Patrice Wendling

May 31, 2017

PARIS, FRANCE — Although unlikely to quell the continuing controversy, extended follow-up from two trials shows just one case of late scaffold thrombosis between 2 and 3 years in select patients implanted with the Absorb bioresorbable vascular scaffold (BVS) (Abbott Vascular)[1,2].

The single case occurred in ABSORB JAPAN on day 810 in a patient who had severe restenosis even after thrombectomy and ballooning and was not on dual antiplatelet therapy (DAPT) at the time of the event, only aspirin, Dr Ken Kozuma (Teikyo University Hospital, Tokyo, Japan) said.

No events occurred between 2 and 3 years in patients treated with the metallic everolimus-eluting stent (Xience, Abbott Vascular), resulting in an overall rate of definite/probable scaffold thrombosis at 3 years of 3.6% for Absorb BVS and 1.6% for Xience.

The 3-year rate of definite/probable scaffold thrombosis was exceedingly low in the second study, ABSORB CHINA, at 0.8% (two events) with Absorb BVS and 0% with Xience, with no new events between 2 and 3 years with either device.

The findings were reported here at a late-breaking trials session at EuroPCR 2017 along with less flattering 12-month data from several European registries, including the Swedish SCAAR and German-Austrian GABI registries showing increased stent thrombosis with the BVS.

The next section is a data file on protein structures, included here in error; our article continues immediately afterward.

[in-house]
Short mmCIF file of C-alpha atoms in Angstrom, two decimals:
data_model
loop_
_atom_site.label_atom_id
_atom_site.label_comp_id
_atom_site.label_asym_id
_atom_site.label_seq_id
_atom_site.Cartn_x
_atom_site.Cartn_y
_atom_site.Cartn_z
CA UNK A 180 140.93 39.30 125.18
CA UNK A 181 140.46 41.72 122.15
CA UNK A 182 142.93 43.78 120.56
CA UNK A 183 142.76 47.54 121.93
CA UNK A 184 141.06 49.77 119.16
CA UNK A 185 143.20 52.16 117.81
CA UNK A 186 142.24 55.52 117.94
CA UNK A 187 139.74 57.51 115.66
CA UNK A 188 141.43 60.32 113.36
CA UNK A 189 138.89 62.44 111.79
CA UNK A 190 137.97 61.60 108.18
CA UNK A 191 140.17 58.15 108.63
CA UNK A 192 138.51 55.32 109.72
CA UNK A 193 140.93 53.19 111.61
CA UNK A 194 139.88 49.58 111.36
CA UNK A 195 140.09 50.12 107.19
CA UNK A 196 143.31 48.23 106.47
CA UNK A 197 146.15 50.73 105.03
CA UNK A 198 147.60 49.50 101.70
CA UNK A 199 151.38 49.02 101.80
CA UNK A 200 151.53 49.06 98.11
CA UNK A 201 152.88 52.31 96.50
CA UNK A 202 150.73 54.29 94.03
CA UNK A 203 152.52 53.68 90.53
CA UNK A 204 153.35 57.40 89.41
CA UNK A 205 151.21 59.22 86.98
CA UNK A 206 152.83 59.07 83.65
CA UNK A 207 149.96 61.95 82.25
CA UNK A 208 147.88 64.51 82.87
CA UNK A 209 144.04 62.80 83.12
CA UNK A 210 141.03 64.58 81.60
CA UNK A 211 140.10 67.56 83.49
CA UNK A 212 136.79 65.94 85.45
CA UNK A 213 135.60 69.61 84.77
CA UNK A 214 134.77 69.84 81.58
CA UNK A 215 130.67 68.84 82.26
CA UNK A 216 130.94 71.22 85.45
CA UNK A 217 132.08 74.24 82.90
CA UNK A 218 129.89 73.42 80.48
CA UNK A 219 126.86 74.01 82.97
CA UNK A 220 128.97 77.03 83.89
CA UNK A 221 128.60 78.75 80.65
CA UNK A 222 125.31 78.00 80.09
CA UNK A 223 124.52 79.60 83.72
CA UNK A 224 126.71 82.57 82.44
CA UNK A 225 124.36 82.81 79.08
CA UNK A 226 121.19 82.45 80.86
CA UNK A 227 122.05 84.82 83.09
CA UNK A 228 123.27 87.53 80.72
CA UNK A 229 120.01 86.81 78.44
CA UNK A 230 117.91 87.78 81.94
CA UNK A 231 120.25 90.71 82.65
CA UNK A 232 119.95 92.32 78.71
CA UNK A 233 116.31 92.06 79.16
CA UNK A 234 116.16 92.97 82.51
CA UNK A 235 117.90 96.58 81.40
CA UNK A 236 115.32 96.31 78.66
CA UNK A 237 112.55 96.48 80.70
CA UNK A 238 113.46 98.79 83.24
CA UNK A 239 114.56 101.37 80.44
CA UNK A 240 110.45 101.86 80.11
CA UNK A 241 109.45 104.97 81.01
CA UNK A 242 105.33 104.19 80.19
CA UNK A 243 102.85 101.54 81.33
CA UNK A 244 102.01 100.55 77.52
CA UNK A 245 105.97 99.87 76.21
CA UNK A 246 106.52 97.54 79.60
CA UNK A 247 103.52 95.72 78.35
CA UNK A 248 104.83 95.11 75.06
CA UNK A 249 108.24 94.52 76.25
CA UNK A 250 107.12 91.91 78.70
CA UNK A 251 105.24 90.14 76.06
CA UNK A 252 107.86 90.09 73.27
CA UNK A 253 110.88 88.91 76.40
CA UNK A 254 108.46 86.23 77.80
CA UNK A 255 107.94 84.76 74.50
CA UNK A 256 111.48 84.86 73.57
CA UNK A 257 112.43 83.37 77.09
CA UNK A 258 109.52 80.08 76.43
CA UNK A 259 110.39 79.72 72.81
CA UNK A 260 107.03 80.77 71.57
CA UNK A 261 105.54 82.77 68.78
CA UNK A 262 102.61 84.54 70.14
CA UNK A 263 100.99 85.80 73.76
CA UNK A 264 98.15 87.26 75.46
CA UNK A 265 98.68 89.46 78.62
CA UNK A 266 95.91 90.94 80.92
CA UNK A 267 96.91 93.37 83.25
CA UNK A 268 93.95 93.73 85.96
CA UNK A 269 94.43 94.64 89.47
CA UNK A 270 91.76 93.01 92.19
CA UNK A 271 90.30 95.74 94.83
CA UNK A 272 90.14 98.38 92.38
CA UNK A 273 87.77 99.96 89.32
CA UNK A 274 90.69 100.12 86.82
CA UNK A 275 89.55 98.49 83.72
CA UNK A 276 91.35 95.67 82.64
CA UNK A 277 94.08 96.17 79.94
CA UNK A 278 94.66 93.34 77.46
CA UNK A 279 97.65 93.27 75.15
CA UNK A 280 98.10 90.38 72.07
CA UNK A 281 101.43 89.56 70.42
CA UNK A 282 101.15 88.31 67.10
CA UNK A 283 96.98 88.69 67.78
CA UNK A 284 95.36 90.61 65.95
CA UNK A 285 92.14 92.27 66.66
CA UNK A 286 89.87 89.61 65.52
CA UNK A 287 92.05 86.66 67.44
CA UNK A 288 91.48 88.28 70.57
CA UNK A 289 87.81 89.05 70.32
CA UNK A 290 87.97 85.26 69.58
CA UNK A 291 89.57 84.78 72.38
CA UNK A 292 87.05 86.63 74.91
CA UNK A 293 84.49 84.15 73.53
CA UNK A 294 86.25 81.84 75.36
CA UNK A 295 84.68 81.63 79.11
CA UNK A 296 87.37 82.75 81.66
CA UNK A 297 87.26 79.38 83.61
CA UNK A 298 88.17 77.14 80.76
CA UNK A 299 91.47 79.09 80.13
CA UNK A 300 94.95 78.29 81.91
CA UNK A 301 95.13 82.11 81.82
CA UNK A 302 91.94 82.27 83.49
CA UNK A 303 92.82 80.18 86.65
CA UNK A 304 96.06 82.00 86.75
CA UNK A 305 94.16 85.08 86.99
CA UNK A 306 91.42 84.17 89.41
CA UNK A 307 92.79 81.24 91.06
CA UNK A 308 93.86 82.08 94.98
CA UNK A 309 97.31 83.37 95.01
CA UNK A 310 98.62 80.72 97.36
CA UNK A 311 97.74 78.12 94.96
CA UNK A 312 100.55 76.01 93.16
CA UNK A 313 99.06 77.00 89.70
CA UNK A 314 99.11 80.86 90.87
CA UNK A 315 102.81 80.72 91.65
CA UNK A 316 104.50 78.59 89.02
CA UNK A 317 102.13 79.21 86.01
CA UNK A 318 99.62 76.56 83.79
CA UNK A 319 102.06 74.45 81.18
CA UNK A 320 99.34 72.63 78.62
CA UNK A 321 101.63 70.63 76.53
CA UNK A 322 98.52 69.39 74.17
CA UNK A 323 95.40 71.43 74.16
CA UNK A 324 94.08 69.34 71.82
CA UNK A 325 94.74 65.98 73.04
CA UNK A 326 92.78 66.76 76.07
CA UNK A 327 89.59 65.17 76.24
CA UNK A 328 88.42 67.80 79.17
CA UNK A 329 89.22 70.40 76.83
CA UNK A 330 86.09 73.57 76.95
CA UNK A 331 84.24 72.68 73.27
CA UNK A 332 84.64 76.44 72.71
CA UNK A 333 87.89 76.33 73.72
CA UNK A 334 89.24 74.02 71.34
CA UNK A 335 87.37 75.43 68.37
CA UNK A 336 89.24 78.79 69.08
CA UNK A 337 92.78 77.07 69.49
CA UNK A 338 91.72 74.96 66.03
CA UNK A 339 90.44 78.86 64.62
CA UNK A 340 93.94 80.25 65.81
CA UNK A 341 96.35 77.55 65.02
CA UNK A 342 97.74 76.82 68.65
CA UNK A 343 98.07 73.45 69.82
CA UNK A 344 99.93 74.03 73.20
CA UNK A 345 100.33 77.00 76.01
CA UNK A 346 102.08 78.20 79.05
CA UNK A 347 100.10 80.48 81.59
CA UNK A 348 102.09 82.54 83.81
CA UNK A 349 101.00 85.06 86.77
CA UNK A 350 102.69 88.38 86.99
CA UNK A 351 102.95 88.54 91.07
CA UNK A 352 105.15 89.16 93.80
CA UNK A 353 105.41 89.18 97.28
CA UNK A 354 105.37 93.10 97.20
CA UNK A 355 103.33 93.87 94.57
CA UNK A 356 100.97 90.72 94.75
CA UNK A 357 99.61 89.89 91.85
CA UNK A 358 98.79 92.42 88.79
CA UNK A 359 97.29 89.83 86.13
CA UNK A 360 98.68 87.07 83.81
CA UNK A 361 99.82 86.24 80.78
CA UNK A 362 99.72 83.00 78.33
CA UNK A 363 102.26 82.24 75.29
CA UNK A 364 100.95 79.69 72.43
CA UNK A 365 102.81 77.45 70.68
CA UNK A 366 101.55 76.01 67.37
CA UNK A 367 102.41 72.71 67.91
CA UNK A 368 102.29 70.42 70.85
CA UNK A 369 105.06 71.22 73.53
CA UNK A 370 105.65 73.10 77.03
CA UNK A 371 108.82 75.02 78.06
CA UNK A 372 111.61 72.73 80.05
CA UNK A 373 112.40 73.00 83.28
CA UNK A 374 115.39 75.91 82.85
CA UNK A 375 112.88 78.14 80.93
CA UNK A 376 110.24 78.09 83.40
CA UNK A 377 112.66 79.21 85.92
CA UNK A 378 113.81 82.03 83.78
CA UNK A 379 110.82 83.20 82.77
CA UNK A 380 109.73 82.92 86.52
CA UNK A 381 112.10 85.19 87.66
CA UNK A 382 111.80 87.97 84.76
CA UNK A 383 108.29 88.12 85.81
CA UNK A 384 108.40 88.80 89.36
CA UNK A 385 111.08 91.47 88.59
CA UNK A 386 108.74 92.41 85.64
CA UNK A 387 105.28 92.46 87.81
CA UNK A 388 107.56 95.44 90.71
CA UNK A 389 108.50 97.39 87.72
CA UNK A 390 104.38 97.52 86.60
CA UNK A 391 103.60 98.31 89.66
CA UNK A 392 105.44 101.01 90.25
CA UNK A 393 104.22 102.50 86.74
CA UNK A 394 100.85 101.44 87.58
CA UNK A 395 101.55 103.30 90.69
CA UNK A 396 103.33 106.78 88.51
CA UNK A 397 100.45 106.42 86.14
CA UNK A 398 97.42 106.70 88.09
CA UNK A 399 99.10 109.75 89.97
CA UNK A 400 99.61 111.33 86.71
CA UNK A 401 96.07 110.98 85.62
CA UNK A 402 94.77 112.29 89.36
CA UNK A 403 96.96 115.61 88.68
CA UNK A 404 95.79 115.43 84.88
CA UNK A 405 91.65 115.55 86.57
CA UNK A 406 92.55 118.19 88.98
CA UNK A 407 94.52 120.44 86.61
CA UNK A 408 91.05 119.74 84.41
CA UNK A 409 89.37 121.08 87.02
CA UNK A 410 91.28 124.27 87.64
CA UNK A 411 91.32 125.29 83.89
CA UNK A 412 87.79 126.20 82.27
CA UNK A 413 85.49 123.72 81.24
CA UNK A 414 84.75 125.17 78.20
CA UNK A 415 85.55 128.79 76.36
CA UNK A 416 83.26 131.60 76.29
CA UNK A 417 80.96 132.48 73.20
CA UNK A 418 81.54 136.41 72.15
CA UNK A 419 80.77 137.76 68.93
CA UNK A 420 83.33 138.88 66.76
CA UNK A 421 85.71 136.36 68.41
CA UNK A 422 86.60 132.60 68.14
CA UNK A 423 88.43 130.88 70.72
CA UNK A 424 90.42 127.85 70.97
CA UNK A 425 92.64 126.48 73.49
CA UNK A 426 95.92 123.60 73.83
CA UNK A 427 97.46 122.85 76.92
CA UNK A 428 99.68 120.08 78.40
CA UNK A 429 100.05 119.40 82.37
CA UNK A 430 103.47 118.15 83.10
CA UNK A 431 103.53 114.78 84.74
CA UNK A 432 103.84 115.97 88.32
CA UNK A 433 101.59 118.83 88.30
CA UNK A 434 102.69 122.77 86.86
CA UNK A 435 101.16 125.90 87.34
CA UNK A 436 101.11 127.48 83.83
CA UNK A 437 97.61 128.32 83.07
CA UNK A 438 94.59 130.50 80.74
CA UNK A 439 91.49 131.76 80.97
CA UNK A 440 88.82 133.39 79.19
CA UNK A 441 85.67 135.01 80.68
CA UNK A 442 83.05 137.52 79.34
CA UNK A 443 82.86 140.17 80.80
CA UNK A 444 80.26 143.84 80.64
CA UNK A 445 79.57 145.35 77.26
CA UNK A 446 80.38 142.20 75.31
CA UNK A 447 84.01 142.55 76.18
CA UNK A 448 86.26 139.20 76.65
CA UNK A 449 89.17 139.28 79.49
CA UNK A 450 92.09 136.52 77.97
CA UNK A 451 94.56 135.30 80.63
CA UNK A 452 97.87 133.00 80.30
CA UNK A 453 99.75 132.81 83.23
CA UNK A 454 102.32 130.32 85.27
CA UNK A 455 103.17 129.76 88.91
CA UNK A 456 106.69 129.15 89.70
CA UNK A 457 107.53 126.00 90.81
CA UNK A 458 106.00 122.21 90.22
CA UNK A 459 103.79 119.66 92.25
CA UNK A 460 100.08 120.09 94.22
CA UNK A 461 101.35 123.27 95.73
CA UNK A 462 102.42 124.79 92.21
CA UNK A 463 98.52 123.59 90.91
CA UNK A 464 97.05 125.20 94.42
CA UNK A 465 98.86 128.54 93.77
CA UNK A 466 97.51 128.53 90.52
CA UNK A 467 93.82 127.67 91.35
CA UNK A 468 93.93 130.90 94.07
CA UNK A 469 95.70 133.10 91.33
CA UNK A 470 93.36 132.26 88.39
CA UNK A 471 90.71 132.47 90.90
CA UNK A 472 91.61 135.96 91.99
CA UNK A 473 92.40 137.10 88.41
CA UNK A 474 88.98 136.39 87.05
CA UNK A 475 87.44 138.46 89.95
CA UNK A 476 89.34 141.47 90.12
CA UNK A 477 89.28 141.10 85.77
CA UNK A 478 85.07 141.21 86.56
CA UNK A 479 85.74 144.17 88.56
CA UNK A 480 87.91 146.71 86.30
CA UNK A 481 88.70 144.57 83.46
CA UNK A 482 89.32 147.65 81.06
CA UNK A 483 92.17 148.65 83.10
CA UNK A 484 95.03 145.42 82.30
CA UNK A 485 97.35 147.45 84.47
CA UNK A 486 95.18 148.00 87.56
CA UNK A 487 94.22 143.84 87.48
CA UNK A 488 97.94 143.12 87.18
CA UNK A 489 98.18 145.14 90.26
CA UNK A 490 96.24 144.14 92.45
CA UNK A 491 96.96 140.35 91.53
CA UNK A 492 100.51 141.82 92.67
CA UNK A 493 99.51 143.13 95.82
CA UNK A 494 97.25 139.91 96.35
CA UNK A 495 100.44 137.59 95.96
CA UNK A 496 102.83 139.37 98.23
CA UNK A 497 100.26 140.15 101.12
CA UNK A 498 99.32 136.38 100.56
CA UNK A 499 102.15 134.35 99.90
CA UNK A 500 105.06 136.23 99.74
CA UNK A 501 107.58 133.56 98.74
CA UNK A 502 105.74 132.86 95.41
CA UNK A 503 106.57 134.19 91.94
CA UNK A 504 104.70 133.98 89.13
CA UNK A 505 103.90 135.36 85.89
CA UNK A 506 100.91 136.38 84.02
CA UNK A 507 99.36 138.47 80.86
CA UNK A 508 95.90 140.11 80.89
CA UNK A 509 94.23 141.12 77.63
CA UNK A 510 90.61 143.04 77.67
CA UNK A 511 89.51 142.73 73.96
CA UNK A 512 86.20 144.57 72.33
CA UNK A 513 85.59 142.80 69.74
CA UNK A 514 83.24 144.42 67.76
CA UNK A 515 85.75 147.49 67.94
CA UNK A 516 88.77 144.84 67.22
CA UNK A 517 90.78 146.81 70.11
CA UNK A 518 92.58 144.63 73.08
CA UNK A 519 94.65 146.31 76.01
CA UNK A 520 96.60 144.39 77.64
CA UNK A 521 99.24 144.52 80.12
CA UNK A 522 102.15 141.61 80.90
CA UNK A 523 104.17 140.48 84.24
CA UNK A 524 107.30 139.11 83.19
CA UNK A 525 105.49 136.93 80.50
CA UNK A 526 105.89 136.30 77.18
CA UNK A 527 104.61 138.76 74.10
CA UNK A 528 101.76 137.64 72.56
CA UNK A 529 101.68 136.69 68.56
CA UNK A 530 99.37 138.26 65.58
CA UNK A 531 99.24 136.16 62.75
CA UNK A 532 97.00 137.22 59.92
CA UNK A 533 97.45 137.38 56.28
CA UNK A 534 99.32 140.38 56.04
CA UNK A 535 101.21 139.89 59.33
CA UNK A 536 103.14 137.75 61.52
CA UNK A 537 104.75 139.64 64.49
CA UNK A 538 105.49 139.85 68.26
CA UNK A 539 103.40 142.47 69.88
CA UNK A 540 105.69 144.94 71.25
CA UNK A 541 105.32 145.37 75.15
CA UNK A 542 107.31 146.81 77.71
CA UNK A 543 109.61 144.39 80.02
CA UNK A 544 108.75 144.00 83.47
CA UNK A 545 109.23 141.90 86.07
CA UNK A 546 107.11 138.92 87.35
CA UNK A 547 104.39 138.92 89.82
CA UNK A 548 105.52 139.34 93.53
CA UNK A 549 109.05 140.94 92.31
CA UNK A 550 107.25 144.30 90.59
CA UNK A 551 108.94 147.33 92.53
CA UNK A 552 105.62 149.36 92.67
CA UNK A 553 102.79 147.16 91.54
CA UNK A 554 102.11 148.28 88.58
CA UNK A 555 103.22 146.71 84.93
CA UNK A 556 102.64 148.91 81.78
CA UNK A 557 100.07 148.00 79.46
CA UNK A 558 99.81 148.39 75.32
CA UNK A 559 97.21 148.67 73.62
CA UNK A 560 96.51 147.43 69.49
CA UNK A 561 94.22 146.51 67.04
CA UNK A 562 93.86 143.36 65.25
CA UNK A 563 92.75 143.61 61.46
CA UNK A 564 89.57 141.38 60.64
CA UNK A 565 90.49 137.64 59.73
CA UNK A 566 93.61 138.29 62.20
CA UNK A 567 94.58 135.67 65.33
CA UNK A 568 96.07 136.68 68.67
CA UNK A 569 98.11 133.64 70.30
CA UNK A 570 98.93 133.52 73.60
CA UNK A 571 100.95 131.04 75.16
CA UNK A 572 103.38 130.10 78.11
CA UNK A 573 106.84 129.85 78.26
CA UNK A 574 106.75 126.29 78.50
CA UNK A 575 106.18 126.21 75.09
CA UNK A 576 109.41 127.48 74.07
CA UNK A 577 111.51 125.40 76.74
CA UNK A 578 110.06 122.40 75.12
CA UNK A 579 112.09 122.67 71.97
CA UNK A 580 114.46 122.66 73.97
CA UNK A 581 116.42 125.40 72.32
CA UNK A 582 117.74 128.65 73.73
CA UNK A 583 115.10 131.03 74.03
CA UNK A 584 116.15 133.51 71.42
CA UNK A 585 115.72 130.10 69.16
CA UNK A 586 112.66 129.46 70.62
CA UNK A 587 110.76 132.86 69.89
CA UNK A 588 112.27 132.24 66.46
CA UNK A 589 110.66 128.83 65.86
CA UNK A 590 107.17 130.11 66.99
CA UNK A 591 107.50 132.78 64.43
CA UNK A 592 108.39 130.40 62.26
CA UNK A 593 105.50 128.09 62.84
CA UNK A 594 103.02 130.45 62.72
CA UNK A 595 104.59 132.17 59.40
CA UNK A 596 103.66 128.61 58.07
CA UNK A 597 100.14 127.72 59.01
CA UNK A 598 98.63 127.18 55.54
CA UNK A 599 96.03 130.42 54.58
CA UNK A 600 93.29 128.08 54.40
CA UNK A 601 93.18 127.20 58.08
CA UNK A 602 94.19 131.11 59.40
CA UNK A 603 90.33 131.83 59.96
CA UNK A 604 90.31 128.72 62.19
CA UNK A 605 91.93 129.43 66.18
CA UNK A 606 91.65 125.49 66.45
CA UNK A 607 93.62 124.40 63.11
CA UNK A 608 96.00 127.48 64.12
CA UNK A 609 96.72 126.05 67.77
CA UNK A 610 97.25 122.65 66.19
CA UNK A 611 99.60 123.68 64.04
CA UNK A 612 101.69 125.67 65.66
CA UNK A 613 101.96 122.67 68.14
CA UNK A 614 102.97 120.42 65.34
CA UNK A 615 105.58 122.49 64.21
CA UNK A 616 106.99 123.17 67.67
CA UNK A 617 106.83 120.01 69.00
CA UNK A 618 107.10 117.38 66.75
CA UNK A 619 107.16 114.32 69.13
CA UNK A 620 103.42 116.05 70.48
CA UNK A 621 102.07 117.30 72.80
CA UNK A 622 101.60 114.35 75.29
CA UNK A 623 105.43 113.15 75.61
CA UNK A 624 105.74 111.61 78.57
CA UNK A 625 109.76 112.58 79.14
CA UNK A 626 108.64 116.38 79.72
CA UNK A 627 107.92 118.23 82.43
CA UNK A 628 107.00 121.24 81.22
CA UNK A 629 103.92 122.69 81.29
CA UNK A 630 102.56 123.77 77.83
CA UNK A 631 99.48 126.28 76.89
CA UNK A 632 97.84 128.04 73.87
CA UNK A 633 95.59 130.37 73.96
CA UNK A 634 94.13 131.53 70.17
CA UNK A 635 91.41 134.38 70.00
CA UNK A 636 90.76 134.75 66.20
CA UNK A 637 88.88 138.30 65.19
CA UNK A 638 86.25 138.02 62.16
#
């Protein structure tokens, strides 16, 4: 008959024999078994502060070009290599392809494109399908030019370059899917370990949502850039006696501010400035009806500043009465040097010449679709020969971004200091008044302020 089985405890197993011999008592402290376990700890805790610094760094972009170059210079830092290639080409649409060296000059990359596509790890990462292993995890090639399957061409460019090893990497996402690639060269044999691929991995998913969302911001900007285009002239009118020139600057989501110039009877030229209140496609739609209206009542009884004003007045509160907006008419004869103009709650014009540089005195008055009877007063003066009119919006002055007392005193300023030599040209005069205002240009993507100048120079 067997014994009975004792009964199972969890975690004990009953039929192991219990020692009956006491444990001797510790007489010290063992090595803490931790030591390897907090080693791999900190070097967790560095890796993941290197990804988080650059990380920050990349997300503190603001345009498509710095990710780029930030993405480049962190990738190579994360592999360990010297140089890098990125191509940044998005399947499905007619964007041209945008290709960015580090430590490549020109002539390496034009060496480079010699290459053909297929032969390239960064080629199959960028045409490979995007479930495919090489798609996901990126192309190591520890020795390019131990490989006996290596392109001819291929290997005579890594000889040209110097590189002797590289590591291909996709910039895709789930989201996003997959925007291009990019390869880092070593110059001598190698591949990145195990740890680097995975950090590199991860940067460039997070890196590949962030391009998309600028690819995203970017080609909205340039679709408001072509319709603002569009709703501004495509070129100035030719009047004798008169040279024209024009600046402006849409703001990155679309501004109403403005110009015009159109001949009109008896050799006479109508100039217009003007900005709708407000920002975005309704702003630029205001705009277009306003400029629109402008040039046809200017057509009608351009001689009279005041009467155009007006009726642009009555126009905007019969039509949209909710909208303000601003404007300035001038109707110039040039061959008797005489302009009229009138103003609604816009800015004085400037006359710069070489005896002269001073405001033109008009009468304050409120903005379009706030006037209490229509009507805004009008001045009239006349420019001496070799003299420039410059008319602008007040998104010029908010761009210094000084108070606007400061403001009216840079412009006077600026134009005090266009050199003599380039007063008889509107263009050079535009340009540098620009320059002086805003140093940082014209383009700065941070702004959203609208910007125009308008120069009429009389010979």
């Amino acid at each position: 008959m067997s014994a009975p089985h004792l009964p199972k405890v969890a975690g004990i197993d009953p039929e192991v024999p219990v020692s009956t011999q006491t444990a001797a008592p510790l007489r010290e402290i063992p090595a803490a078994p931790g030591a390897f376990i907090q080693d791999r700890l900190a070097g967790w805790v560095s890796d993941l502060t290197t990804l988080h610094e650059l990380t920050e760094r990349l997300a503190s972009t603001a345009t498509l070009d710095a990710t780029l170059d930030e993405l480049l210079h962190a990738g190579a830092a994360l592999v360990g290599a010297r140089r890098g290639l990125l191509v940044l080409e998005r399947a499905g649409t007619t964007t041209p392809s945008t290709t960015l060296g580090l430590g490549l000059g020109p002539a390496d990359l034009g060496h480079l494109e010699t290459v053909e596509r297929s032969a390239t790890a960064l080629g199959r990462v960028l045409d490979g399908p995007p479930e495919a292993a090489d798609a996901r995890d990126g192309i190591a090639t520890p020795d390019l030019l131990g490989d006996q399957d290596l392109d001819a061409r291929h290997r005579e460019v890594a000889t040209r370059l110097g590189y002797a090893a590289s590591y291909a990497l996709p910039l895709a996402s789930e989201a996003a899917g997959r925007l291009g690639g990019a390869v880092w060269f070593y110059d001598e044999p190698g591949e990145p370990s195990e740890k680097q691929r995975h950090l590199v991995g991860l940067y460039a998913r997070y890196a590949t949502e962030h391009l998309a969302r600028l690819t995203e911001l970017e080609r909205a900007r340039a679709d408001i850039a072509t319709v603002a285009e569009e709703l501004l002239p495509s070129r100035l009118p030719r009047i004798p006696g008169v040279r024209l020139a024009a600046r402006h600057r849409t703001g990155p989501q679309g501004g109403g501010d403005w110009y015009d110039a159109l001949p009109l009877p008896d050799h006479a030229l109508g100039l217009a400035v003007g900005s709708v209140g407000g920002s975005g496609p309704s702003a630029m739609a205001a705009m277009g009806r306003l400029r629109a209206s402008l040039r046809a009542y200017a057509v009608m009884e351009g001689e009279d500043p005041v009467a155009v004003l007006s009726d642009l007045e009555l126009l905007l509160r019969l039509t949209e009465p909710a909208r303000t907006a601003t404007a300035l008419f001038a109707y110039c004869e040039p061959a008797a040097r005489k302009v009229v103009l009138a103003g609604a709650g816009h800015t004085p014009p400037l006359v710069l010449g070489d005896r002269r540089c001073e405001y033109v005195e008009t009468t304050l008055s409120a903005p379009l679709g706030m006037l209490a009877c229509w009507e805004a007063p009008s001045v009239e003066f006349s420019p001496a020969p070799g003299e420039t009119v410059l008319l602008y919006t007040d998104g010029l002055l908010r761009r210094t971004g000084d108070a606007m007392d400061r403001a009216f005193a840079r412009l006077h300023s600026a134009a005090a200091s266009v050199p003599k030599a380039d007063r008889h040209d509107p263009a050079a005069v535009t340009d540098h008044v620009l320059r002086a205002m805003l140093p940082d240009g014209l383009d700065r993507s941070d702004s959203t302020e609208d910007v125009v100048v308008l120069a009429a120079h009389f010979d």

Abbott recently advised physicians in Europe that starting May 31, the Absorb and Absorb GT1 BVS systems can be used only in the clinical registry setting at select sites/institutions that will be monitoring the technology until summer 2018.

Based on surprising 2-year results from ABSORB 3 trial showing a significant increase in target lesion failure with the BVS, the FDA announced in March it was investigating the Absorb device and cautioned physicians regarding its use in smaller coronary vessels. Recent data have shown that scaffold thrombosis is reduced with the use of the preparation, sizing, and postdilation (PSP) protocol.

Following the presentation of the new Absorb data, panelist Dr Vinay Bahl (All India Institute of Medical Sciences, New Delhi) said, "It's good to have long-term data from as many studies as possible because of the concerns raised, but I don't think we have yet to figure out why there is a difference between the studies from China and Japan as compared with the Absorb studies from the US."

He said in addition to implantation technique, the "other factor I personally think is important is the continuation of DAPT, because in this part of the world, like in India, most of the patients continue to have clopidogrel because it's really cheap and the patients are relatively younger, so the bleeding risks are not that high. In both of these studies, 50% of patients were on DAPT as compared with the US studies where it was stopped after 12 months."

When session chair Dr Ron Waksman (MedStart Heart and Vascular Institute, Washington, DC) polled the audience as to how many would prescribe clopidogrel for 3 years in an Absorb patient, however, less than half raised their hands.